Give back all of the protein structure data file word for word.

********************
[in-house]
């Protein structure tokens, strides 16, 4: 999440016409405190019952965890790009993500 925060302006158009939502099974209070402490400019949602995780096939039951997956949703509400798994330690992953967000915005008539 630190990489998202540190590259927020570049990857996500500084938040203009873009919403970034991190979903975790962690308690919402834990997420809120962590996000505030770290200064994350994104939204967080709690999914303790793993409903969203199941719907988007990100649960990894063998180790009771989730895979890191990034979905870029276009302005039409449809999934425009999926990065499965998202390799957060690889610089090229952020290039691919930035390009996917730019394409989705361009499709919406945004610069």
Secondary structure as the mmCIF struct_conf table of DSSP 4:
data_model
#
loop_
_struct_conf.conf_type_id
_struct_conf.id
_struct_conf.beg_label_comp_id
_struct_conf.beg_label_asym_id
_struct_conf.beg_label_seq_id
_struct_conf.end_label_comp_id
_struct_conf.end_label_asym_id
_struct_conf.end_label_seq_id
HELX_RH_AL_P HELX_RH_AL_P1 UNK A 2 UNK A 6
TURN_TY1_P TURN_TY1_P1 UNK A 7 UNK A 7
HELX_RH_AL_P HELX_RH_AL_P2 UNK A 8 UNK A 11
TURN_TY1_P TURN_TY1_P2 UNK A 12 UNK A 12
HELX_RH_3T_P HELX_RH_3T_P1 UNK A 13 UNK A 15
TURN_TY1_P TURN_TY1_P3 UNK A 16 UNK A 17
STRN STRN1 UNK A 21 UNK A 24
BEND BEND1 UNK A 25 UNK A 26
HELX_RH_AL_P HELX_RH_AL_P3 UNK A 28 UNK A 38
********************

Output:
[in-house]
């Protein structure tokens, strides 16, 4: 999440016409405190019952965890790009993500 925060302006158009939502099974209070402490400019949602995780096939039951997956949703509400798994330690992953967000915005008539 630190990489998202540190590259927020570049990857996500500084938040203009873009919403970034991190979903975790962690308690919402834990997420809120962590996000505030770290200064994350994104939204967080709690999914303790793993409903969203199941719907988007990100649960990894063998180790009771989730895979890191990034979905870029276009302005039409449809999934425009999926990065499965998202390799957060690889610089090229952020290039691919930035390009996917730019394409989705361009499709919406945004610069």
Secondary structure as the mmCIF struct_conf table of DSSP 4:
data_model
#
loop_
_struct_conf.conf_type_id
_struct_conf.id
_struct_conf.beg_label_comp_id
_struct_conf.beg_label_asym_id
_struct_conf.beg_label_seq_id
_struct_conf.end_label_comp_id
_struct_conf.end_label_asym_id
_struct_conf.end_label_seq_id
HELX_RH_AL_P HELX_RH_AL_P1 UNK A 2 UNK A 6
TURN_TY1_P TURN_TY1_P1 UNK A 7 UNK A 7
HELX_RH_AL_P HELX_RH_AL_P2 UNK A 8 UNK A 11
TURN_TY1_P TURN_TY1_P2 UNK A 12 UNK A 12
HELX_RH_3T_P HELX_RH_3T_P1 UNK A 13 UNK A 15
TURN_TY1_P TURN_TY1_P3 UNK A 16 UNK A 17
STRN STRN1 UNK A 21 UNK A 24
BEND BEND1 UNK A 25 UNK A 26
HELX_RH_AL_P HELX_RH_AL_P3 UNK A 28 UNK A 38